The two key points spelled out in the four-point agreement were 1) somewhat of a consensus on recognition of political hurdles impacting relations between the nations that need to be overcome, and 2) recognition that both sides have different views of the tense situation continuing over recent years concerning East China Sea islands including the Senkaku/Diaoyu Islands.

The first point addresses the problem of the perception of history that is represented by Yasukuni Shrine, and the second, China's demand for acceptance of the existence of a territorial dispute. Yet the extreme ambiguity of the expression of these points of agreement is such that each nation can still tell their own people that they have not made any concession toward the other.

This situation conjures up the last visit to China by the Japanese government, which was during the first Abe administration in October 2006. The sticking point then was whether Abe would carry on making visits to Yasukuni Shrine as Junichiro Koizumi had continued to do during his tenure as Prime Minister.

At the time, in answer to then president Hu Jintao's statement that "visits to Yasukuni Shrine are emotionally hurtful to the people of China and Asia and damaging to the political foundation of Sino-Japanese relations," Abe professed that he would "not say if I will visit or not." He then called for a complete rebooting of relations based on the keywords "mutually beneficial strategic relationship."

The posture adopted was to ride out the controversy using the tactic of ambiguity in order to speed the restoration of relations. In control of the advance negotiations with China at the time was none other than then-Vice Minister of Foreign Affairs Shotaro Yachi.

Then-President Hu had just defeated his arch political enemy and CPC Shanghai Committee Secretary Chen Liangyu the month before, and was in a position of strength, able to quash Chinese criticism of him as being "soft on Japan." This situation led up to President Xi making the announcement this past July of investigations into Zhou Yongkang former Central Politburo Standing Committee member, making it known to the world and his constituents the solidity of his administration's footing. As a setting enabling China's leadership to take the risk of approaching Japan, the situation right now feels a lot like 2006.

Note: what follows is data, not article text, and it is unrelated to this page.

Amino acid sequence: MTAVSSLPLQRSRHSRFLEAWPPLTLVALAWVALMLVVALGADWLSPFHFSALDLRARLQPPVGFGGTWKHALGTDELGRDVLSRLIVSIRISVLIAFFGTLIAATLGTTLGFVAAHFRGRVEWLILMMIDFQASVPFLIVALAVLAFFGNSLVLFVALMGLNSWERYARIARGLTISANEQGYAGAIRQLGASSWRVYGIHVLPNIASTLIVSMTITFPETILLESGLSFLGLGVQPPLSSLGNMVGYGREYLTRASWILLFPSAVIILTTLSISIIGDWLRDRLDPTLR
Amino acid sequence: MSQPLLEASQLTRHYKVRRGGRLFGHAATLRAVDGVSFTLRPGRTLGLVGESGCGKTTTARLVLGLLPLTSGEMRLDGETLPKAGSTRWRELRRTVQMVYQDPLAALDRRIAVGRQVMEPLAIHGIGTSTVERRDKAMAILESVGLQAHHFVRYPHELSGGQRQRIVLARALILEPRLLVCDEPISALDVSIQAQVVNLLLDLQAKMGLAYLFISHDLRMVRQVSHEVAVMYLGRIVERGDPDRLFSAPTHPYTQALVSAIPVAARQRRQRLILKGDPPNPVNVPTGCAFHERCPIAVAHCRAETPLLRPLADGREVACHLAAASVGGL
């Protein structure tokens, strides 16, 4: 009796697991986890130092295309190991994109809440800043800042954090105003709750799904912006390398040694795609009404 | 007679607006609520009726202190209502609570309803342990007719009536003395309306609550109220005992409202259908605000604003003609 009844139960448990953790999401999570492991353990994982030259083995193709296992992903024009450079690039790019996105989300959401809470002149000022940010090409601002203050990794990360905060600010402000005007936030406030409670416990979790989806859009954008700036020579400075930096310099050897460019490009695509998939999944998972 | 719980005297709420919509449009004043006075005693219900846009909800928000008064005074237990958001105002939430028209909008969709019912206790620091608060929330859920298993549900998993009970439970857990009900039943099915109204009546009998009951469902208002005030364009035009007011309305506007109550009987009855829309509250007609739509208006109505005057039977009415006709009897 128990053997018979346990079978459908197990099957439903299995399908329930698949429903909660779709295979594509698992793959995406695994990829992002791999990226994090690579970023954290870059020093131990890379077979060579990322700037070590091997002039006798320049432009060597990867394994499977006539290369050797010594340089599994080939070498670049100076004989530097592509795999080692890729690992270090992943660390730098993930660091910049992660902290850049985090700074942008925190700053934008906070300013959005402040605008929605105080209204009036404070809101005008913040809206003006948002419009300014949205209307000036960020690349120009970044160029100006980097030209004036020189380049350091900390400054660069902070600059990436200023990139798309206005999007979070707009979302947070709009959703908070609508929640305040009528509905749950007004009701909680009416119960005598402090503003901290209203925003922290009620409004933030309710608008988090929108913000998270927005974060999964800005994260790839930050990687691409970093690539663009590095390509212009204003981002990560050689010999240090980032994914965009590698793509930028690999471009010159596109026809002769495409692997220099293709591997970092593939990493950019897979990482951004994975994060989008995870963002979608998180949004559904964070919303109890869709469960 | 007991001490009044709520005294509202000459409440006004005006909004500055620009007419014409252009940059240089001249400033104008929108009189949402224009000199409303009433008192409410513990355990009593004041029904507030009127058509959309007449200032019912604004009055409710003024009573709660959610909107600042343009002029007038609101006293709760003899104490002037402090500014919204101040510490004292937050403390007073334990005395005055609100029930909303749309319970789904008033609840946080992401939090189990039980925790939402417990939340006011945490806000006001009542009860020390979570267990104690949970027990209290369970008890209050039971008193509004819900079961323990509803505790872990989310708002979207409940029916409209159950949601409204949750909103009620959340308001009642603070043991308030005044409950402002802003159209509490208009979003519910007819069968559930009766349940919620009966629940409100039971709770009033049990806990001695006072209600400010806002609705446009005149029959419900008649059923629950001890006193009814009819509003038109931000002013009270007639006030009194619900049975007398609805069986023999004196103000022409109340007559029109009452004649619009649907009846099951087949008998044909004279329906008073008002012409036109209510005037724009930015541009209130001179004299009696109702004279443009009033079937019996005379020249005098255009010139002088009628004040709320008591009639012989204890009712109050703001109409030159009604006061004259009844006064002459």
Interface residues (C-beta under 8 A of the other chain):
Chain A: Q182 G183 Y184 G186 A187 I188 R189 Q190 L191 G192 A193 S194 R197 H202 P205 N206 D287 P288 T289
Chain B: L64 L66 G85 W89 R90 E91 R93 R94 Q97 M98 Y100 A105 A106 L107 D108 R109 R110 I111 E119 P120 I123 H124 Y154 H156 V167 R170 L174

Buying Time Has Its Limits

Both sides agreed during the talks this time to creating marine communication mechanisms in order to avoid conflict or collision in the East China Sea, and that dialogue between the heads of state has been reopened is noteworthy. It may well be the case that "This means business with Japan is open. It will now be easier for the Chinese government and the Chinese people to work together with Japan," (top METI official).

However, it remains to be seen whether China-Japan relations will really improve going forward. The big difference between eight years ago and now is the change in the relationship between China and Japan. The size of the economies of China and Japan reversed position in 2010, and by 2013 the Chinese nominal GDP was double that of Japan's. Over the last eight years Japan's share of the Chinese export/import market has fallen drastically. This type of change is making China's position vis-a-vis Japan ever more self-assured. Japan needs a well-thought-out plan for rebuilding its relationship with China. The tactic of ambiguity is really just a way to buy time.